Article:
"He's dreaming now," said Tweedledee: "and what do you think he's dreaming about?"
The first installment of the story begins and ends with dreams. In the opening verses, Joseph is the favorite son of his father, which earns him the envy and the malice of his ten older brothers. Joseph tells his brothers his dream in which a sheaf of gathered wheat, representing himself, stands up straight while the other sheaves, representing his brothers, bow down to his sheaf. In another dream, the stars, sun and moon bow down to Joseph in an omen that he would rule over his brothers and parents one day.
Needless to say, Joseph's brothers did not like the dreams, or the dreamer, one little bit.
At the end of this week's parashah, the predictions of grandeur suggested by Joseph's dreams do not seem to be panning out. His life has been a series of ups and downs. He has gone from being the favorite son to being cast down into slavery. From there, he has risen to a position of authority and power, only to fall again into a dungeon cell. It is in this pit that we encounter the second set of dreams. The king's baker and wine steward have been sent down to the dungeon with Joseph and each of them has a dream which Joseph interprets correctly. The wine steward's dream augurs the restoration of his fortunes, while the baker's dream presages his execution.
What do all of these dreams mean? Like the story of Joseph itself (and, for that matter, like the entire Torah), the dreams seem to cry out for interpretation. Joseph is an interpreter of dreams and, so, he is like us when we read his story. It is entirely possible that the Torah, which was written to be interpreted, is having a meta-conversation about itself and the nature of interpretation.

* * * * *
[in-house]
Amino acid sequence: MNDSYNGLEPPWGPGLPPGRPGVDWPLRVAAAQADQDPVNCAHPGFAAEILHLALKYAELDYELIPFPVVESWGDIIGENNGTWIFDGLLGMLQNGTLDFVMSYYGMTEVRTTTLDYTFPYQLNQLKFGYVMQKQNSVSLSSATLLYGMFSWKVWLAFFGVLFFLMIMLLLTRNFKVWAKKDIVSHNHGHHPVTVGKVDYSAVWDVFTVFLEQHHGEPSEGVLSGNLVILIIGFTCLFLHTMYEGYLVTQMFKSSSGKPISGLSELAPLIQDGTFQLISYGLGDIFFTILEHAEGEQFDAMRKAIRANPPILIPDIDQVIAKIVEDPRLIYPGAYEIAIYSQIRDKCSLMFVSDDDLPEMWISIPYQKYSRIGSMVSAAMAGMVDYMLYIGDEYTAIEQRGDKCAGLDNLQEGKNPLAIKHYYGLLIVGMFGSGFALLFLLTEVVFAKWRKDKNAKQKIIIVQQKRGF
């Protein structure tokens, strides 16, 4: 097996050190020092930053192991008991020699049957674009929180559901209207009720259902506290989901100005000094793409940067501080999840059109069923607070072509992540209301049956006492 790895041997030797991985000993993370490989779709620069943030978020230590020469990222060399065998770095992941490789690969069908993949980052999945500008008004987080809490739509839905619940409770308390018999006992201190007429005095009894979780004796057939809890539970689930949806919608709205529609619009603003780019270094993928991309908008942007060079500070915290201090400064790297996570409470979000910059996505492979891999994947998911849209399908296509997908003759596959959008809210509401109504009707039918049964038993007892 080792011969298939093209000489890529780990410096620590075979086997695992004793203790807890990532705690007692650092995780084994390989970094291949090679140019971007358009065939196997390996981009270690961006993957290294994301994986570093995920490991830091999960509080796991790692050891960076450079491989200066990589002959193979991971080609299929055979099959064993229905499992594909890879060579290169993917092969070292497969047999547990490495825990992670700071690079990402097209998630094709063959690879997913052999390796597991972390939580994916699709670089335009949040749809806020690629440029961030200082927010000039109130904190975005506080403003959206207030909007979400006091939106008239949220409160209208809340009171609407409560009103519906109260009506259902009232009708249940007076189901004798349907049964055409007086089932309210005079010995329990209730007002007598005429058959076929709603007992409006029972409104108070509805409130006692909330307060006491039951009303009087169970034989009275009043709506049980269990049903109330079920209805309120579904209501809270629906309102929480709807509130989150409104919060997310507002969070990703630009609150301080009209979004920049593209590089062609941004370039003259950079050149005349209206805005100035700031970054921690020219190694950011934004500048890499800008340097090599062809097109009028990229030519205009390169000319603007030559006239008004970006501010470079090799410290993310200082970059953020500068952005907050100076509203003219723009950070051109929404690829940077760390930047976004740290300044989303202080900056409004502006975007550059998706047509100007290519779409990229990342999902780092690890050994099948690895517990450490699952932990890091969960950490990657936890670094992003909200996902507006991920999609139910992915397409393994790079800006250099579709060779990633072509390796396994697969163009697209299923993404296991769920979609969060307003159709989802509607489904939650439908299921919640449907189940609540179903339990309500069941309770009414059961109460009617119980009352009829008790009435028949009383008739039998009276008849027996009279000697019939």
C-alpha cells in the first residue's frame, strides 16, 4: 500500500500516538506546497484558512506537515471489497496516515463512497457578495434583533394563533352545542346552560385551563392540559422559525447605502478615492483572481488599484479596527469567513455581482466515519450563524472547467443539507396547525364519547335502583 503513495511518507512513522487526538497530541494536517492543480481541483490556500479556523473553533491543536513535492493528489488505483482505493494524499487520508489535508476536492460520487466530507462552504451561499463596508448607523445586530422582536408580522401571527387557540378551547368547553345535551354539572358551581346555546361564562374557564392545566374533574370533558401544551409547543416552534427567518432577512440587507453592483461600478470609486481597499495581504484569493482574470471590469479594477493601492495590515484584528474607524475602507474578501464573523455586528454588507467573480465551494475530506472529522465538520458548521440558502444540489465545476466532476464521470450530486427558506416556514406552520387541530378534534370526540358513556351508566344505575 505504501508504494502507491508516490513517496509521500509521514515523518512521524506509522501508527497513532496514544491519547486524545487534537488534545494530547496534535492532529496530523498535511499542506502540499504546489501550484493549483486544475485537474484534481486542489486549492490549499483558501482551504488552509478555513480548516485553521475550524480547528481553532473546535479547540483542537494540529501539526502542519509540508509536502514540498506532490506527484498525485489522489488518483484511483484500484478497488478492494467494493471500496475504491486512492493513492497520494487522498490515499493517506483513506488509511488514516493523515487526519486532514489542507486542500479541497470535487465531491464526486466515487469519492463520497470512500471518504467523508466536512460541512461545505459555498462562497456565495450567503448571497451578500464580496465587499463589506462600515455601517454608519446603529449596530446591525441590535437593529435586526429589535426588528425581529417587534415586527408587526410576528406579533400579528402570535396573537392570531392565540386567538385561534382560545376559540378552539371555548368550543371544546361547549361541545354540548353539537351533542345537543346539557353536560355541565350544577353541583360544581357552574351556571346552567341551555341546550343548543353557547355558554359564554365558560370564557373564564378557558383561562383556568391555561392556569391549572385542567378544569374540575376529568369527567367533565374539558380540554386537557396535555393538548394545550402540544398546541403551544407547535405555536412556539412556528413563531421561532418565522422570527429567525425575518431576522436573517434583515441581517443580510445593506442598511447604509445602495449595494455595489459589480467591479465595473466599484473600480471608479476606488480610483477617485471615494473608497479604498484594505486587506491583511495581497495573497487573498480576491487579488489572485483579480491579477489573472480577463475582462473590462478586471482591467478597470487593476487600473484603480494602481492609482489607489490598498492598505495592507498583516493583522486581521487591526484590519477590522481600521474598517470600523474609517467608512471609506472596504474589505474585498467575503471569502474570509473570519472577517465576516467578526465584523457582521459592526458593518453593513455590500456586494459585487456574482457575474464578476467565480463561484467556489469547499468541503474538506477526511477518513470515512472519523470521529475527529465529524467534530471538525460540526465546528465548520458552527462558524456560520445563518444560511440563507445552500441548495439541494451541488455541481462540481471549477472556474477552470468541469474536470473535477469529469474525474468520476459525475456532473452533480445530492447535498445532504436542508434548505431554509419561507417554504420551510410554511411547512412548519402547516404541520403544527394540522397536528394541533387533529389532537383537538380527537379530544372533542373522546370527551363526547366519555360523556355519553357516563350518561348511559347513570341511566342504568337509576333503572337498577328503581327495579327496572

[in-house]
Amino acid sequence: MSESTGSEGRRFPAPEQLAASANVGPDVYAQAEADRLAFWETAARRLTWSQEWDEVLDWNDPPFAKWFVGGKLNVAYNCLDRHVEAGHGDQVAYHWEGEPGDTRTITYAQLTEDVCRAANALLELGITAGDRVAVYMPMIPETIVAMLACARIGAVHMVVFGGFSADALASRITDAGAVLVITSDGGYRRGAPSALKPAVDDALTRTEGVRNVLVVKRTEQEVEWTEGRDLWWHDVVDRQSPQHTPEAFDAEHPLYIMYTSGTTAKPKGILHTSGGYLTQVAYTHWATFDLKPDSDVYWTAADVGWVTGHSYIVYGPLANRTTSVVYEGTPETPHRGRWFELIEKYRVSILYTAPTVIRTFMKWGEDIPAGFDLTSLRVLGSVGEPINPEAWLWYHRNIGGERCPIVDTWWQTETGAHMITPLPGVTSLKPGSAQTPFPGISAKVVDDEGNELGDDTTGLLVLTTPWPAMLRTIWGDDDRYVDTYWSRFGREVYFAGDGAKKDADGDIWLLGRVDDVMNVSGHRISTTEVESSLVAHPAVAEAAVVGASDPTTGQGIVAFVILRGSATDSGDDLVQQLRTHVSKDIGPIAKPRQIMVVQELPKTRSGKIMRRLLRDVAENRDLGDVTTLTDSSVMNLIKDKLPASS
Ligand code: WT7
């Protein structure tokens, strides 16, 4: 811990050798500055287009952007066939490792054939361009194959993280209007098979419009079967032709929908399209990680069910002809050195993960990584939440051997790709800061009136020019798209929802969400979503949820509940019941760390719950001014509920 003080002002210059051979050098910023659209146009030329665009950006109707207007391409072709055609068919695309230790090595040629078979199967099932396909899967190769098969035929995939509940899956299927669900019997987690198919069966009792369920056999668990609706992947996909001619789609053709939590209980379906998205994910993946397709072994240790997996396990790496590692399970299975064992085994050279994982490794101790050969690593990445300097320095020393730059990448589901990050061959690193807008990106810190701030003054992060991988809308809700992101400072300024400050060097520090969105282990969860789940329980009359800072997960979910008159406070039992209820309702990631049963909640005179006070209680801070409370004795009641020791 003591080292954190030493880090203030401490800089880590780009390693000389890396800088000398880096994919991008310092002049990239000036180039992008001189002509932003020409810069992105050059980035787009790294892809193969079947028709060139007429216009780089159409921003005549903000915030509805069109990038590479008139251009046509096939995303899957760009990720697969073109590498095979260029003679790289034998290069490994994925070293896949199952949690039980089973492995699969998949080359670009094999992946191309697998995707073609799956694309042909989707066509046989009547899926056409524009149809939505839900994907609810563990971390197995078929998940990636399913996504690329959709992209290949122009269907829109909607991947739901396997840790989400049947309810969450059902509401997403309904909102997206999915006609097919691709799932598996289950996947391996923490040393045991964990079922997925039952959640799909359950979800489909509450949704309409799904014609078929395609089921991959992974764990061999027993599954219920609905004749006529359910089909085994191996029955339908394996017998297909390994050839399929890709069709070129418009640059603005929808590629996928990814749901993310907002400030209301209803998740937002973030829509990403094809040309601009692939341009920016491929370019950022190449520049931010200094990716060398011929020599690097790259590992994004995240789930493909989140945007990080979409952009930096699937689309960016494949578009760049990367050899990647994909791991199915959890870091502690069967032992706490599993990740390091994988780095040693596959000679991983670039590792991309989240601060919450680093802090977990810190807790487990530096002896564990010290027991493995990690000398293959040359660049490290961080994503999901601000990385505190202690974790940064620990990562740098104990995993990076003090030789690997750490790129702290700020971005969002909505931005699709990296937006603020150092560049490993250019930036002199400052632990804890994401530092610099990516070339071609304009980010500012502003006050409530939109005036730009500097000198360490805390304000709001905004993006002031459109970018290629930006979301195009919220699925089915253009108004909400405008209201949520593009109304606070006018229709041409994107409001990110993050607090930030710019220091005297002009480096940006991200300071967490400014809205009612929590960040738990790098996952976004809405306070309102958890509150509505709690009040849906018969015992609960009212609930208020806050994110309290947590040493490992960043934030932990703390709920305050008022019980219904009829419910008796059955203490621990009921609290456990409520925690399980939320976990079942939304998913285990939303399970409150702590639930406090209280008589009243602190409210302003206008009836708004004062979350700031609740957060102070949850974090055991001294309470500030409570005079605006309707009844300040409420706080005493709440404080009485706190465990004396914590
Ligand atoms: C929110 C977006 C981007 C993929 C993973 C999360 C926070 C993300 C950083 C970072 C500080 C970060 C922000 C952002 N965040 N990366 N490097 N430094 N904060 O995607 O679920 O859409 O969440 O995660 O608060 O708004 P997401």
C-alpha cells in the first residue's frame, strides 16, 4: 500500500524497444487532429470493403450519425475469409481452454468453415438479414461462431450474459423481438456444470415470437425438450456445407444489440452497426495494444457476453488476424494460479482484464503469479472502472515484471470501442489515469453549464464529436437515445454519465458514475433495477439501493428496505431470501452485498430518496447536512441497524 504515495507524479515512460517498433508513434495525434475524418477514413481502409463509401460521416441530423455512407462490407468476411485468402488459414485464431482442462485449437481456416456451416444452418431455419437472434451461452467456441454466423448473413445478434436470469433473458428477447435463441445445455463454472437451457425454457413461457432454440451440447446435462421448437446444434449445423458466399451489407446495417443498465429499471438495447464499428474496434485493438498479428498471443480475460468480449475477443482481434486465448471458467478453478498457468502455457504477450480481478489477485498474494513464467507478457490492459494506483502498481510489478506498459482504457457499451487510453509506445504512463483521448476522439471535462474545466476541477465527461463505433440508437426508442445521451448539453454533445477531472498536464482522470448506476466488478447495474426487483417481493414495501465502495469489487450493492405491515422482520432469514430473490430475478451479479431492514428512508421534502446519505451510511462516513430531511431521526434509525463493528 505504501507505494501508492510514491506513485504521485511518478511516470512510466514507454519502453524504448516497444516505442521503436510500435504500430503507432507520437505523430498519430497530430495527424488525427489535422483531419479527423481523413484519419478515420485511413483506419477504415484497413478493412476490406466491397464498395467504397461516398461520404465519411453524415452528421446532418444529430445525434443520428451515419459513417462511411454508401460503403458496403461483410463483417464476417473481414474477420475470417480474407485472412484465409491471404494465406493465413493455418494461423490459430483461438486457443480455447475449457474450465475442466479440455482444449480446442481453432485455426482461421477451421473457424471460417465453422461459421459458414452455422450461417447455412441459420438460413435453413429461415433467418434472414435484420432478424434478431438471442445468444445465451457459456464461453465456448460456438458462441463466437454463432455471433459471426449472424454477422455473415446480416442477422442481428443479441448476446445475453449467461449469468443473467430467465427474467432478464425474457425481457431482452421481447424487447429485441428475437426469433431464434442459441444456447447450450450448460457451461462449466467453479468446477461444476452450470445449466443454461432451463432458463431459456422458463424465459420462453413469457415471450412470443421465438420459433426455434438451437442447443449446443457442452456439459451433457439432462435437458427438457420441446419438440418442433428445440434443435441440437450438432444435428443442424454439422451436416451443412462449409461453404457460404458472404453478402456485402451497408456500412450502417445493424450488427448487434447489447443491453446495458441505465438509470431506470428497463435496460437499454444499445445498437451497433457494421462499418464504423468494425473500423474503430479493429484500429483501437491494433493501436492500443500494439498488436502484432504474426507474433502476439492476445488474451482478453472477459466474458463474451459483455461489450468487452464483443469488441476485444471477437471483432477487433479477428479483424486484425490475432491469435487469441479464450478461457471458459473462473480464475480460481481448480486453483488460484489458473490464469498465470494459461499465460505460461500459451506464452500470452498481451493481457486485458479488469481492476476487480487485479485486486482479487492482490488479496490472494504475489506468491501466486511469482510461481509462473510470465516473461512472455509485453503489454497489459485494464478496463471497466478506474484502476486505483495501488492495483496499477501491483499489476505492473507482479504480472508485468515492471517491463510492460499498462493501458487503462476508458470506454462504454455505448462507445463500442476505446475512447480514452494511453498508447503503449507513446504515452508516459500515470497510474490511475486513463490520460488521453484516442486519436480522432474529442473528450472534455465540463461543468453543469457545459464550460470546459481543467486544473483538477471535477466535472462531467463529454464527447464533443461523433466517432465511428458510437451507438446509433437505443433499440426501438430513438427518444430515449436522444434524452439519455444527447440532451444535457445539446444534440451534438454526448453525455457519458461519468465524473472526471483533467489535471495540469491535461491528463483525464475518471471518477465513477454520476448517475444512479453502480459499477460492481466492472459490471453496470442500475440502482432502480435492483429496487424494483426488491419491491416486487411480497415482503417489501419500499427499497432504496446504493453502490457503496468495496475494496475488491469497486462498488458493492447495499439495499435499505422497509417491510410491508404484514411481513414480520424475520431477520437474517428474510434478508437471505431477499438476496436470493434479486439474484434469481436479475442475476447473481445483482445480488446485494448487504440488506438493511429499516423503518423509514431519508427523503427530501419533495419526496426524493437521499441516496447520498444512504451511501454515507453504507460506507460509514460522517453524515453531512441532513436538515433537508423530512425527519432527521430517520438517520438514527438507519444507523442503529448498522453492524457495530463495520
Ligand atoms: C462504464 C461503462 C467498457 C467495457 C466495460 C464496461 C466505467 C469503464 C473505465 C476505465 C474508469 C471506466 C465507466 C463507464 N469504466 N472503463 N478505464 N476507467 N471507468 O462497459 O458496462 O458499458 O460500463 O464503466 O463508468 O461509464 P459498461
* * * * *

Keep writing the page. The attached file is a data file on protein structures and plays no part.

Is interpretation something that is imposed upon a dream/text, or are they one? Who is the dreamer/writer? Who is the interpreter? In the story, it appears that Joseph and we, the readers, are both dreamers and interpreters of the text that we call our lives, searching for meaning and for some comprehension that will answer the ultimate question: How shall we live?
Already, in this parashah, there are hints of the direction that the Joseph saga will take in answering these questions. We can apply all our intellect and discernment to the interpretation of our lives, but we cannot predict or control them. The twists and turns of life can take us from favorite son to slave, and from top honcho to bottom-dwelling prisoner—all despite our best efforts to understand what is happening to us.
If we are wise, though, we will recognize that the dream we are dreaming in this life and its interpretation are not texts that we have written ourselves. As Joseph tells his fellow prisoners, "Is it not so that interpretation belongs to God?" (Genesis 40:8).
We dream our lives, we interpret them, we live and we seek understanding, but we are not the authors. How do you resolve the paradox of the dreamer who interprets his dream while he is still dreaming it? It can only be understood by knowing that there is one Dreamer who dreams us all.
Other posts on this theme:
Pinchas: Five Sisters Who Turned the Key to Unlock the Torah